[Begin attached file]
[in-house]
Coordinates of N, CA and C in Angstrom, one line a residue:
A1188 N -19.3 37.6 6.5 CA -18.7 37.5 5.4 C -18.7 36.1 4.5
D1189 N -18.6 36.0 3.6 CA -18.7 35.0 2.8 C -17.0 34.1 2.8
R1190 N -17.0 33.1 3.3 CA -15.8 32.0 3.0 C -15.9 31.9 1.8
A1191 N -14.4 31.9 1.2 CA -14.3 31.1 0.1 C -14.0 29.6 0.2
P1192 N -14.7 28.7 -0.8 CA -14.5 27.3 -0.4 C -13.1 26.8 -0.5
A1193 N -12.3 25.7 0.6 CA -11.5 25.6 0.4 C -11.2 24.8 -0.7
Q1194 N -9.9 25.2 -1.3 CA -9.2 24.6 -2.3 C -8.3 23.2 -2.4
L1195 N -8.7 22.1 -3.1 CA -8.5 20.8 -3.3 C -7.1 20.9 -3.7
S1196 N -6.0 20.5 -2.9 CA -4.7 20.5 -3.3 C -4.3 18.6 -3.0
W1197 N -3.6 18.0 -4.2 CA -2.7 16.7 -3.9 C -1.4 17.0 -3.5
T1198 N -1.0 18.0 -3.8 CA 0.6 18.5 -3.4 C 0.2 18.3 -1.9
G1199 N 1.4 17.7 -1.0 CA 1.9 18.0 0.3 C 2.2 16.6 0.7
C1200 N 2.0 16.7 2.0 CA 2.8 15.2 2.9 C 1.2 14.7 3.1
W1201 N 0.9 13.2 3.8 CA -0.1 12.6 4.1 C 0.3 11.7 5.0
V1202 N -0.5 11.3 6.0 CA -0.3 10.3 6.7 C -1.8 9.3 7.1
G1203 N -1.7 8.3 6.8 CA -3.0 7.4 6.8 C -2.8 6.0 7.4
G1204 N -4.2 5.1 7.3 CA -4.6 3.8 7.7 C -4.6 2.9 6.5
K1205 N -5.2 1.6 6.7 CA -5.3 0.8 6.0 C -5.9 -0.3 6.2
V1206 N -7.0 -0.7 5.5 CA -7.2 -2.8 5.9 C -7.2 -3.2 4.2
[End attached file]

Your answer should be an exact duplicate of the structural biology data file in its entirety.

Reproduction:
[in-house]
Coordinates of N, CA and C in Angstrom, one line a residue:
A1188 N -19.3 37.6 6.5 CA -18.7 37.5 5.4 C -18.7 36.1 4.5
D1189 N -18.6 36.0 3.6 CA -18.7 35.0 2.8 C -17.0 34.1 2.8
R1190 N -17.0 33.1 3.3 CA -15.8 32.0 3.0 C -15.9 31.9 1.8
A1191 N -14.4 31.9 1.2 CA -14.3 31.1 0.1 C -14.0 29.6 0.2
P1192 N -14.7 28.7 -0.8 CA -14.5 27.3 -0.4 C -13.1 26.8 -0.5
A1193 N -12.3 25.7 0.6 CA -11.5 25.6 0.4 C -11.2 24.8 -0.7
Q1194 N -9.9 25.2 -1.3 CA -9.2 24.6 -2.3 C -8.3 23.2 -2.4
L1195 N -8.7 22.1 -3.1 CA -8.5 20.8 -3.3 C -7.1 20.9 -3.7
S1196 N -6.0 20.5 -2.9 CA -4.7 20.5 -3.3 C -4.3 18.6 -3.0
W1197 N -3.6 18.0 -4.2 CA -2.7 16.7 -3.9 C -1.4 17.0 -3.5
T1198 N -1.0 18.0 -3.8 CA 0.6 18.5 -3.4 C 0.2 18.3 -1.9
G1199 N 1.4 17.7 -1.0 CA 1.9 18.0 0.3 C 2.2 16.6 0.7
C1200 N 2.0 16.7 2.0 CA 2.8 15.2 2.9 C 1.2 14.7 3.1
W1201 N 0.9 13.2 3.8 CA -0.1 12.6 4.1 C 0.3 11.7 5.0
V1202 N -0.5 11.3 6.0 CA -0.3 10.3 6.7 C -1.8 9.3 7.1
G1203 N -1.7 8.3 6.8 CA -3.0 7.4 6.8 C -2.8 6.0 7.4
G1204 N -4.2 5.1 7.3 CA -4.6 3.8 7.7 C -4.6 2.9 6.5
K1205 N -5.2 1.6 6.7 CA -5.3 0.8 6.0 C -5.9 -0.3 6.2
V1206 N -7.0 -0.7 5.5 CA -7.2 -2.8 5.9 C -7.2 -3.2 4.2